You can also look at the founders of the project. Do they have a track record either in the cryptocurrency industry or as innovators and disruptors in other areas? Who are they? What is their reputation? Do they know the industry that the project itself is linked to? Unknown or anonymous founders are a potential red flag, though anonymity is something that some within the crypto space crave. Bitcoin itself, the original and most valuable cryptocurrency, was created by an anonymous person or persons known only as Satoshi Nakamoto. However, investing in a brand-new crypto asset at this point, with an anonymous founder, is probably not a good idea.

Always do your own research into any ICO you are considering investing in. Do not be persuaded by promoters you meet on social media or in forums, even if there seem to be a whole group of people fired up and speaking positively about the ICO. Creating a fake community of happy investors is often part of any online financial scam. Look at how the roadmap for the project is laid out. It should clearly outline all the stages of a project, along with the objectives and milestones already met, and those expected in the future. A lack of clarity around what will be achieved and when is always suspicious.

How to report an ICO Scam

It is not as easy to report ICO scams as some other financial scams. The cryptocurrency industry is decentralised and unregulated, so you simply don’t have the same protections as you might have if, for example, you had invested with a fraudulent forex broker. It is, however, worth reporting any scam you come across to the financial regulators in your country and to the police. You can also report crypto scams to the Federal Trade Commission (FTC) in the US and to Action Fraud in the UK.

It is frustrating to realise that you have been the victim of a cryptocurrency scam, as many investors immediately assume that it will be impossible to recover the money. Sometimes that is the case, but remember that it is still illegal to scam people, no matter how it is done, so it is always worth reporting it. It may be that those perpetrating some of these ICO scams have actually broken several laws. For example, if you (or the scammer) are resident in the US, you can report fraud, or other suspicious activity involving cryptocurrency, to:

  • The FTC at
  • The Commodity Futures Trading Commission (CFTC) at
  • The US Securities and Exchange Commission (SEC) at
  • The Internet Crime Complaint Center (IC3) at
  • The cryptocurrency exchange company you used (if one was involved)

The Biggest ICO Scams

Ten of the biggest ICO scams reported to date include:

  • Pincoin and iFan – Scammed investors out of $660m
  • Plexcoin – Scammed investors out of $15m
  • Bitcard – Scammed investors out of $5m
  • Opair and Ebitz – Scammed investors out of $2.9m
  • Benebit – Scammed investors out of $2.7m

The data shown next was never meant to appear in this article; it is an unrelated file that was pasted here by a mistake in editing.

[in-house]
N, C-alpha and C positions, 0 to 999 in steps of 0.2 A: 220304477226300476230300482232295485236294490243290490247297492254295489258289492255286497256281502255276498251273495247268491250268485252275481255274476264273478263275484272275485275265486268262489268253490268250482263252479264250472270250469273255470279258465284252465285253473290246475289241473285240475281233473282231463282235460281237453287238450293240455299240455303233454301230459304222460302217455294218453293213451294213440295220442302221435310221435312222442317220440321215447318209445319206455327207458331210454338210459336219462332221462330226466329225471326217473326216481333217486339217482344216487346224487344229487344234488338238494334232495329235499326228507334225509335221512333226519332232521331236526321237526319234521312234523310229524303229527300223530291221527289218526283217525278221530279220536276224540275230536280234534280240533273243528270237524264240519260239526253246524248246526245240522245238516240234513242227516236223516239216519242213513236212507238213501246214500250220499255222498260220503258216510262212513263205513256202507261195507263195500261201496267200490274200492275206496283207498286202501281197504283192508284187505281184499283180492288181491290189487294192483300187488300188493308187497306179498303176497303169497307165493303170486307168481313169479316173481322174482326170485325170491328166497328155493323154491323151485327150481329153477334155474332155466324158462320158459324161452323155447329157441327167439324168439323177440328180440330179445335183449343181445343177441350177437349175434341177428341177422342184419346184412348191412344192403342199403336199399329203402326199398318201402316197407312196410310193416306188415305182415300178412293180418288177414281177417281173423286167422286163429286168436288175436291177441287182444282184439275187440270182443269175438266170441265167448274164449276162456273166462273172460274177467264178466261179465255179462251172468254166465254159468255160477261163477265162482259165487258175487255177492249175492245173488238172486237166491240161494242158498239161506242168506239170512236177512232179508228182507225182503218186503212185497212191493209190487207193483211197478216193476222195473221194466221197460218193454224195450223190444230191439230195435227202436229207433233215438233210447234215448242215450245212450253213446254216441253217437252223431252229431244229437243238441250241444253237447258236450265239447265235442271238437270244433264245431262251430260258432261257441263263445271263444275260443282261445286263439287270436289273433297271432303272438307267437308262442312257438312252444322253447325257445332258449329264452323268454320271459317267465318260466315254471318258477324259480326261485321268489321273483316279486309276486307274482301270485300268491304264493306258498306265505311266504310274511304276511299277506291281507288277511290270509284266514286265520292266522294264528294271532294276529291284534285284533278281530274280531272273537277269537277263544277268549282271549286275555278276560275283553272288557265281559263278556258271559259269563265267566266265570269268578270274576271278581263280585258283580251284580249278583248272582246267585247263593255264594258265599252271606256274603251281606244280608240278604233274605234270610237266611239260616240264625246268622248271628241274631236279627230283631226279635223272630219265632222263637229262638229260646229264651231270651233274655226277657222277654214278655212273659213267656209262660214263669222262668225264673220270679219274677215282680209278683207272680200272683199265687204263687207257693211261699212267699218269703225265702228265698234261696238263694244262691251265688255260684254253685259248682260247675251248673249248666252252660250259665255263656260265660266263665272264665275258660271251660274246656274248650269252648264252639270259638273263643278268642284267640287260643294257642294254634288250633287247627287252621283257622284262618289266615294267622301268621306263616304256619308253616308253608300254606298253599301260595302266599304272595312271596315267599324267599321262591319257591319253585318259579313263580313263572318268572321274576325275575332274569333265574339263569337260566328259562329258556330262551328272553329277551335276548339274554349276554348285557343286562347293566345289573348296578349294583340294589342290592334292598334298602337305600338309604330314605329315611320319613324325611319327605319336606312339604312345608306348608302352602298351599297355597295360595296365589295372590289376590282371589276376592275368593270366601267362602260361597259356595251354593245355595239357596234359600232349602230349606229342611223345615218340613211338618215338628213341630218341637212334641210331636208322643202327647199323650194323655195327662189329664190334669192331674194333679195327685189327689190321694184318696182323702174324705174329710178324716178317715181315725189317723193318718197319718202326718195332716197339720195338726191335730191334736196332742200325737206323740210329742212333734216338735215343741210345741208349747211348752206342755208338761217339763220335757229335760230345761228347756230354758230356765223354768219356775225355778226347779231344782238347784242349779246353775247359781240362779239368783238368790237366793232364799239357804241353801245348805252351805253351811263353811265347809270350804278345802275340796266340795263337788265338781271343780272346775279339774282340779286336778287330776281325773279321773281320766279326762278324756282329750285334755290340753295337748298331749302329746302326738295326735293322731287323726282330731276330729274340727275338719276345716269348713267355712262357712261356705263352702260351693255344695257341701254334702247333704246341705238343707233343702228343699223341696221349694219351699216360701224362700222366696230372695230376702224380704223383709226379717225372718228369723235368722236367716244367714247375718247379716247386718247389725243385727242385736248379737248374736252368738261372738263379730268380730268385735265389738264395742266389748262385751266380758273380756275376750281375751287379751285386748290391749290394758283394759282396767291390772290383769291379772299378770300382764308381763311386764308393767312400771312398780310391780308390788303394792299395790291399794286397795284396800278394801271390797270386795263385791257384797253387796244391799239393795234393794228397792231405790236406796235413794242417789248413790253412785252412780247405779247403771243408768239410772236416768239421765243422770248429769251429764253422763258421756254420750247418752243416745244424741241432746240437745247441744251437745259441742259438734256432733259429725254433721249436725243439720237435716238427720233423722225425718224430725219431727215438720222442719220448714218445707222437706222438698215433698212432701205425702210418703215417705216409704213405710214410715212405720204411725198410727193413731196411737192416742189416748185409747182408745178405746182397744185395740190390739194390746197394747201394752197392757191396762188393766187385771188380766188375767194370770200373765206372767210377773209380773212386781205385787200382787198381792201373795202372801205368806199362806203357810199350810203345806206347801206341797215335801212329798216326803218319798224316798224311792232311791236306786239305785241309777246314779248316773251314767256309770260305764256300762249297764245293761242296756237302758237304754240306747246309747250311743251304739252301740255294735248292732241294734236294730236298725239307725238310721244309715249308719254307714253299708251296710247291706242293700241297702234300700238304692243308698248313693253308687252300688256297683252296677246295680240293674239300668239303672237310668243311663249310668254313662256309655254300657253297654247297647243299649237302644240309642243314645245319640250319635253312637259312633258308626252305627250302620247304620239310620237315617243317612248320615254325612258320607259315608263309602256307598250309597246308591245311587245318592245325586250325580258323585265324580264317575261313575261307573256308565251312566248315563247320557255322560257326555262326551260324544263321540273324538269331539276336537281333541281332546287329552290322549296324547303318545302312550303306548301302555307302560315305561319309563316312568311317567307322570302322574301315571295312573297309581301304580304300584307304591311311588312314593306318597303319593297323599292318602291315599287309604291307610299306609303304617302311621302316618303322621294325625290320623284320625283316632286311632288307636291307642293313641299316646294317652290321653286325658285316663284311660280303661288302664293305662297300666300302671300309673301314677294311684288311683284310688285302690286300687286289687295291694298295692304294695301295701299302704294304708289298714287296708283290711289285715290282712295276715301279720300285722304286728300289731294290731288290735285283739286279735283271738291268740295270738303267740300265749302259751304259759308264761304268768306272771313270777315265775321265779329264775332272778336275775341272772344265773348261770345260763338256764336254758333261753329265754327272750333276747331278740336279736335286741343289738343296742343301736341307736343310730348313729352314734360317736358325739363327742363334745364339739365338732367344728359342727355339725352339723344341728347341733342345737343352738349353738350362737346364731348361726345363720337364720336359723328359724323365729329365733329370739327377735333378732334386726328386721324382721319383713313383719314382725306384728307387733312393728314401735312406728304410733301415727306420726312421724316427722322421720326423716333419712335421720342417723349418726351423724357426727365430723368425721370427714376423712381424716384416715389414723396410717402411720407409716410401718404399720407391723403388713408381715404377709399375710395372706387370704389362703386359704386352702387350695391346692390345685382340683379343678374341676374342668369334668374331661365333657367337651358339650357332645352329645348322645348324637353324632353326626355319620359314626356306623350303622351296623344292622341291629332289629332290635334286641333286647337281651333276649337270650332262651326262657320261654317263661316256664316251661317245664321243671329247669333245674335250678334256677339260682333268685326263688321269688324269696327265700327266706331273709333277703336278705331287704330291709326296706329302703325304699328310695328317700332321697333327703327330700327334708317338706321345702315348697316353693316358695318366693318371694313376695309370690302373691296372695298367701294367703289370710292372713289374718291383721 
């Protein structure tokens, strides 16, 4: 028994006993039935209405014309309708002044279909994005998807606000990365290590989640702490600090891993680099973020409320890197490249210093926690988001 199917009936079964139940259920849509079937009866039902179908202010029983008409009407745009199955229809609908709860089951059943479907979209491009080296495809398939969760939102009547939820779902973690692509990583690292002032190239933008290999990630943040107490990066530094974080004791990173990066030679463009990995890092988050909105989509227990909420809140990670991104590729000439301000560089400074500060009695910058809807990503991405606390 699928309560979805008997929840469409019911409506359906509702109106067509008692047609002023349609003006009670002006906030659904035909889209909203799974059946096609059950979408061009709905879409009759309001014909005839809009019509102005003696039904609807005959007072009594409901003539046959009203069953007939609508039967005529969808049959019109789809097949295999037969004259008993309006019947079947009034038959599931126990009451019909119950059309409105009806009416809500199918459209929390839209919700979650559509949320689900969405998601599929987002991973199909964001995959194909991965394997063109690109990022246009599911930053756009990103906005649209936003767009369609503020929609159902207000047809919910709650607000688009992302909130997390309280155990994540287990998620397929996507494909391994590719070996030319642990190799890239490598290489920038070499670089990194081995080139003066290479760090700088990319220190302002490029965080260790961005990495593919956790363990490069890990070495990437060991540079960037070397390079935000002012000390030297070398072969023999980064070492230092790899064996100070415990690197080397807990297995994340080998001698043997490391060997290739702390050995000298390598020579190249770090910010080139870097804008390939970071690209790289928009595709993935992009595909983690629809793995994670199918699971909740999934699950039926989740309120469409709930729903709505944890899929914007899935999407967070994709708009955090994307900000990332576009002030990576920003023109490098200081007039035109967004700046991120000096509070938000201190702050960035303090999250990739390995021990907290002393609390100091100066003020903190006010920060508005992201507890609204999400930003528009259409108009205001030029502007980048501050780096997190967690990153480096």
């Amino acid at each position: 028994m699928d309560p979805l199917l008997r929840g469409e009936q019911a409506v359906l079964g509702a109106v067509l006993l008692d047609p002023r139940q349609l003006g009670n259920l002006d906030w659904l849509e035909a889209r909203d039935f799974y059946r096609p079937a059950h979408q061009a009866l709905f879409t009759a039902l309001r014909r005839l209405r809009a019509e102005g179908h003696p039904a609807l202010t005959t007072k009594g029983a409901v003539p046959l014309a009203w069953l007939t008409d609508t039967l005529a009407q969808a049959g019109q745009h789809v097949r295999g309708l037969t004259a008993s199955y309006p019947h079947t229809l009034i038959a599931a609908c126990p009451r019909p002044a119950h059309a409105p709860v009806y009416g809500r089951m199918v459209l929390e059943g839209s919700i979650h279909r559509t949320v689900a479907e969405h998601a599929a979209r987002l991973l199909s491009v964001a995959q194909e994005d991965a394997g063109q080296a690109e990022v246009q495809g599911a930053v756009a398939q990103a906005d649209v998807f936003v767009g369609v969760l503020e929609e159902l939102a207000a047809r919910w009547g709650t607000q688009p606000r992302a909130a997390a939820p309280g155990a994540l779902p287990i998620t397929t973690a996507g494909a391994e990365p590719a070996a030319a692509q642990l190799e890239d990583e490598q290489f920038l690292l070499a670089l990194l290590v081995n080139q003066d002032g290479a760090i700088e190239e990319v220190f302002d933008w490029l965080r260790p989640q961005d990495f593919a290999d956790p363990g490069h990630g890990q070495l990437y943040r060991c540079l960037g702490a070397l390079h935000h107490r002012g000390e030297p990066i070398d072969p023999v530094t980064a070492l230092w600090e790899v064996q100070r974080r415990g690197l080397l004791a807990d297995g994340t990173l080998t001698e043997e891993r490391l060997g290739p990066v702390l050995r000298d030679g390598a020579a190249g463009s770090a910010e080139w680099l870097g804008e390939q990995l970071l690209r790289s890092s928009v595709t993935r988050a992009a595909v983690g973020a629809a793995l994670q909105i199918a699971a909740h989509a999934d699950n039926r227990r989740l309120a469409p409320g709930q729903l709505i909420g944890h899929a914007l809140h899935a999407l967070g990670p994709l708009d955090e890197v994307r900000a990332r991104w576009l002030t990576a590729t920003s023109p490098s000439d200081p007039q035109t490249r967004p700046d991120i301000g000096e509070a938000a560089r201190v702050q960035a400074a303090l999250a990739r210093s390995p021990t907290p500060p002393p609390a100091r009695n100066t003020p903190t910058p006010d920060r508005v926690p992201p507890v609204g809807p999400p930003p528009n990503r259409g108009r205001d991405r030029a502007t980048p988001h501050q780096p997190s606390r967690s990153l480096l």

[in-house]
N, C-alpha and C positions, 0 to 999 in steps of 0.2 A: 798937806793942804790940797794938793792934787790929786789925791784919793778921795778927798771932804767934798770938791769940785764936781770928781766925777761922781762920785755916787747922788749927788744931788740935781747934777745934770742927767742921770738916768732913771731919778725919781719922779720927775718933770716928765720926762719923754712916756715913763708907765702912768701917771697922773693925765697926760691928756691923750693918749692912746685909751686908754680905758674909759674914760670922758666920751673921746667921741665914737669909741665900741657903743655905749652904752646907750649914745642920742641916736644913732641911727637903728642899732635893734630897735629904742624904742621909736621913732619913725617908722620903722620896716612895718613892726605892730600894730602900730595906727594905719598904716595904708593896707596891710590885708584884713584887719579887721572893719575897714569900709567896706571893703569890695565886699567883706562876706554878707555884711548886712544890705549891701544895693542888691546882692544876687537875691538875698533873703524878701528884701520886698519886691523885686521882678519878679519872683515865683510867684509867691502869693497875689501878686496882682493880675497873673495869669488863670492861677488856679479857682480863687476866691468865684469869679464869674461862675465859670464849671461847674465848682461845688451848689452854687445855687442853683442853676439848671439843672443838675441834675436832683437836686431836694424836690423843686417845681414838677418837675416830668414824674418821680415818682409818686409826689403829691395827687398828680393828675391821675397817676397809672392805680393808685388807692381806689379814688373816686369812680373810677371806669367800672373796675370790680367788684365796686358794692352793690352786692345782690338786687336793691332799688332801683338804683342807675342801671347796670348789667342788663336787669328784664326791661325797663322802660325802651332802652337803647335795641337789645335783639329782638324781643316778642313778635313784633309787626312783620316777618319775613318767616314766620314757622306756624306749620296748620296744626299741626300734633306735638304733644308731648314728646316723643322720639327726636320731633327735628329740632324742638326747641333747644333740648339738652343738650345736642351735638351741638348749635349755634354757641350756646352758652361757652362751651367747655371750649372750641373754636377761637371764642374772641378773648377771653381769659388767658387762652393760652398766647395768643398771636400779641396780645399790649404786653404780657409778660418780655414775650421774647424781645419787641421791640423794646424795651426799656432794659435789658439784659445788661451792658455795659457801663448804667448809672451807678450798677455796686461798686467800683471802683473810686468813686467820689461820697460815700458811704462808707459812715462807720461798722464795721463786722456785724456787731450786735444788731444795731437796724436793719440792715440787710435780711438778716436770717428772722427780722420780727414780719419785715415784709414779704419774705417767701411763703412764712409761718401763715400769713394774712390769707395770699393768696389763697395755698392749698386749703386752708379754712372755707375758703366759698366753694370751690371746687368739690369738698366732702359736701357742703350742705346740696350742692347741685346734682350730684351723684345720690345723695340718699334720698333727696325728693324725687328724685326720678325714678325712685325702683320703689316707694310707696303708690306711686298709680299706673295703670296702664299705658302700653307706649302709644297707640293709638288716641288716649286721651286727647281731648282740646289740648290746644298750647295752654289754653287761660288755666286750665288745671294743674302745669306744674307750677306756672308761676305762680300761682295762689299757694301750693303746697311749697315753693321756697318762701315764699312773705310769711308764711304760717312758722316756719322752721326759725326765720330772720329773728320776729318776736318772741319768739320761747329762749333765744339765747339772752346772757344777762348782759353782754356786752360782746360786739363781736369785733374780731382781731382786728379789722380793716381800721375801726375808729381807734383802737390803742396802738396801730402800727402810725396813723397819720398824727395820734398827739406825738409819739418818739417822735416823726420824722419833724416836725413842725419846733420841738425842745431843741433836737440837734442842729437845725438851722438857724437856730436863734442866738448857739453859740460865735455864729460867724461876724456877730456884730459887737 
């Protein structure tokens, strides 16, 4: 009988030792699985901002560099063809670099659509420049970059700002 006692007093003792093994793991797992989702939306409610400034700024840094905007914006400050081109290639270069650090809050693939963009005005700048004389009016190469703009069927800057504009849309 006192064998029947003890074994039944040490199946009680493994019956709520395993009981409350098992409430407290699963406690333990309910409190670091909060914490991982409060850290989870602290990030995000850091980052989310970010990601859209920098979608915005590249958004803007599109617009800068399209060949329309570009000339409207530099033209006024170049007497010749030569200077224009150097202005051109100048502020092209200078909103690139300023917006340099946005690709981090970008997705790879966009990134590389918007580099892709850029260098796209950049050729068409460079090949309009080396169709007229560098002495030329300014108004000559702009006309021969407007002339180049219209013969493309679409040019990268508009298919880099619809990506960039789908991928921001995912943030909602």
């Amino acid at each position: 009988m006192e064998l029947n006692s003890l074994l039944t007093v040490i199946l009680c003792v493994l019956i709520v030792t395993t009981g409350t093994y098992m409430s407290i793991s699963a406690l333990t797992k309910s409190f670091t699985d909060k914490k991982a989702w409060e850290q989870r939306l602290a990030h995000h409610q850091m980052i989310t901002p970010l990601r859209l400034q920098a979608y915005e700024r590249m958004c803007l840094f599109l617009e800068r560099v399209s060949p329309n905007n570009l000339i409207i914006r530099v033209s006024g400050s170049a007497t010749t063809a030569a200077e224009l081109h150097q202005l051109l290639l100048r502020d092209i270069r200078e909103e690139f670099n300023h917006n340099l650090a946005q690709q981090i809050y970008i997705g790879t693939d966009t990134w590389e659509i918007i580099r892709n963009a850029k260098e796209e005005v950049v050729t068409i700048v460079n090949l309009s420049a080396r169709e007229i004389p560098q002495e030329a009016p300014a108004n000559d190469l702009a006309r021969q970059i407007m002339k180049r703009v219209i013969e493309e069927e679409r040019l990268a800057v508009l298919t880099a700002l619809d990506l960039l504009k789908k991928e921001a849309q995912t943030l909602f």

• Bitconnect – Scammed investors out of $700,000
  • Confido – Scammed investors out of $375,000
  • REcoin and DRC – Scammed investors out of $300,000
  • Ponzicoin – Scammed investors out of $250,000
  • Karbon – Scammed investors out of $200,000

The numbers speak for themselves. These scams have become, potentially, a quick way to make hundreds of thousands of dollars, with the very biggest ICO scams literally bringing in multi-million-dollar profits for the scammers.

Trade with the Safest Crypto Brokers

When trading cryptocurrency, ensure that you use a safe broker or crypto exchange.

Broker Features Min Deposit EURUSD Spread  
Number One Broker Forex Broker eToro Logo76% of CFD traders lose money US Clients: No Regulated : Yes
  • Social Trading Platform
  • FCA & CySEC Regulated
  • Minimum Deposit $50 (varying across region)
  • Demo Account
  • Copy Trading
  • 2000+ Instruments
$50 (varying by Country)from 1
Sign Up 76% of retail investor accounts lose money when trading CFDs with this provider. You should consider whether you understand how CFDs work, and whether you can afford to take the high risk of losing your money.
LegacyFX LogoYour capital is at risk US Clients: No Regulated : Yes
  • CySEC regulated.
  • Good for beginners with excellent trading academy.
  • Beginner Friendly
$500From 0.6 pips


    These scams are becoming ever more common, which is unsurprising as they can be highly profitable for the scammers. The biggest ICO scams are capable of defrauding investors out of millions of dollars, so it is unlikely that the scammers will be stopping anytime soon.

    To protect yourself from ICO scams, always do your own independent research before making any investment. Read the published white paper associated with the ICO carefully to ensure that it is genuine and that you fully understand the project.

    If you believe that you have been the victim of an ICO scam, or any other fraudulent activity, report it immediately to the relevant authorities, including as much detail as possible. You may help catch the scammers or at least prevent others from being scammed.